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NASHVILLE - State House debate on a bill that would allow whiskey distilleries in previously excluded places like Chattanooga sometimes took on the nature of an old-time bar room brawl before finally passing Monday night.
After a nearly hour-long fight filled with attacks on the bill and sometimes on its sponsor, Rep. Joe Carr, R-Lacassas, members approved the bill on a 57-31 vote.
That sends it back to the Senate, which previously passed the measure, to concur on changes in the overhaul of the 2009 landmark distillery bill.
Rep. Richard Floyd, R-Chattanooga, an alcohol opponent who excluded Hamilton County on the original bill, took the lead in attacks.
"Ladies and gentlemen, I don't have a lot of political capital to spend up here," Floyd said. "I recognize myself as a mule in the Kentucky Derby. And I certainly don't have hundreds of thousands of dollars of lobby money to try to persuade your vote."
That was an apparent allusion to Sugarlands, a distillery company seeking to set up business in Gatlinburg, Tenn. The company's minority investor is David McMahan, a lobbyist. An existing Gatlinburg distillery, Ole Smoky Moonshine, has fought the bill because it does away with the city's recently enacted 1,000-foot distance requirement on distilleries, which effectively excluded Sugarlands.
Changes in the law have been sought by Chattanooga Whiskey Co., owners of which want to manufacture whiskey in Chattanooga. The firm now gets its product from an Indiana distillery.
Floyd was criticized last week by Sugarlands' lead investor, who questioned Floyd's motivation, saying two amendments he had on the bill appeared to take Ole Smoky's side. The Chattanooga lawmaker struck back on the floor Monday night.
"Rep. Carr, can you tell us who brought you this bill?"
Carr replied the bill was "brought to my attention by members of the Hamilton County [legislative] delegation" who wanted the county in the bill. Hamilton County commissioners wrote a letter asking local lawmakers to bring the county in the bill.
He said the Senate sponsor of the 2009 law also spoke to him about changes and noted legislative legal staff said changes were needed in state alcohol law that "is not only contradictory and conflicts with itself on many occasions, in cases it's unconstitutional."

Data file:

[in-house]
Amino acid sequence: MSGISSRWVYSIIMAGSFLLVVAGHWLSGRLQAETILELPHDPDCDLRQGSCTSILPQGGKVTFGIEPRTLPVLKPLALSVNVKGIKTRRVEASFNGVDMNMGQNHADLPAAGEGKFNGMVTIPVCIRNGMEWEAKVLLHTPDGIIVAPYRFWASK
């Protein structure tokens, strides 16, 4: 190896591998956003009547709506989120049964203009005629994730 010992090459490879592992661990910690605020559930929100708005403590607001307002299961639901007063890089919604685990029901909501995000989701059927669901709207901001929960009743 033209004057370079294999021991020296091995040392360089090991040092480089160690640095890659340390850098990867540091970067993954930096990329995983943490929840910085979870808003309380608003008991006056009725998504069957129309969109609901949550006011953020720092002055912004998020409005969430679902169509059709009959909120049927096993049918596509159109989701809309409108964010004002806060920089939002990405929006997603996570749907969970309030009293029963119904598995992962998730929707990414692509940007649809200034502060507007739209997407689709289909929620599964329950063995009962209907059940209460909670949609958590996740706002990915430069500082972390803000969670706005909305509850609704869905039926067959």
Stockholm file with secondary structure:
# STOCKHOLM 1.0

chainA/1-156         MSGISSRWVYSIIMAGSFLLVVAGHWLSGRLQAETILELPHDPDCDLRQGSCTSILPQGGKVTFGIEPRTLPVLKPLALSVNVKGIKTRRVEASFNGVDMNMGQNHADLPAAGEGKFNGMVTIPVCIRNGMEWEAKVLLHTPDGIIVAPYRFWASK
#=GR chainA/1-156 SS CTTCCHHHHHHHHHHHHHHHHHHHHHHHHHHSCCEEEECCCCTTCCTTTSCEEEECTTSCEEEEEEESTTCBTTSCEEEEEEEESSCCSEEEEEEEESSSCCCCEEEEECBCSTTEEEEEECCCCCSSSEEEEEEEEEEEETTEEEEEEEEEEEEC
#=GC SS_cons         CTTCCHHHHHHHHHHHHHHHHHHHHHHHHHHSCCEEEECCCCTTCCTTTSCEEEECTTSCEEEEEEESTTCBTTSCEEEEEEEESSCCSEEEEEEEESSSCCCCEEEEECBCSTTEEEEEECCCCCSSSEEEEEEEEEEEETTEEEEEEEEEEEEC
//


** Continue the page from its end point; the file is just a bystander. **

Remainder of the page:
Floyd retorted that he didn't recall Carr speaking to him about Hamilton County. After Floyd posed the question again on where the bill came from, Carr said, "I already explained that."
Said Floyd: "I don't believe, and I respect you, but I don't believe we're getting all the answers right here to where this bill came from."
Floyd contended that Carr had spoken to him only about the Gatlinburg dispute.
He unsuccessfully sought to amend the bill to prevent on-site sales of whiskey or free samples offered on tours of whiskey distilleries on Sundays. That failed.
Floyd also pushed an amendment that would prevent distilleries from setting up within 500 feet of a church or a school, which also failed.
Carr said he was taking care of the distance issue, which he said inadvertently was left out of the recently passed Senate version of the legislation. Carr said that, under his version, distilleries could not set up within 2,000 feet of churches or schools unless local governments had their own less-stringent distance requirements linked to beer sales.
The bill would allow distilleries in any city where voters have previously approved a "double referendum" allowing both liquor by the drink and package store sales. That also applies to counties where a city has passed the referendums.
That brings Chattanooga under the proposed law, since it has passed both. It also brings in Hamilton County. The legislation has a provision allowing city officials and county officials to opt out and not allow distilleries within 45 days after the bill takes effect.
Upset over the attacks, Carr said Floyd and two other colleagues had basically called him a "liar."
"I was surprised at the vitriol and personal attacks leveled against me," said Carr, who has noted he doesn't drink alcohol himself and sees the legislation as a job-generating measure. "I told Rep. Floyd where I got the bill, and he refused to believe it. ... That's unfortunate that my colleagues, I thought my friends, would do that."
As the bill was moving through the House, Ole Smoky, which eventually hired two lobbyists, as well as a New York-based public relations firm, took out full-page ads in newspapers printed in the districts of members of a House subcommittee. The ads suggested something sleazy was going on.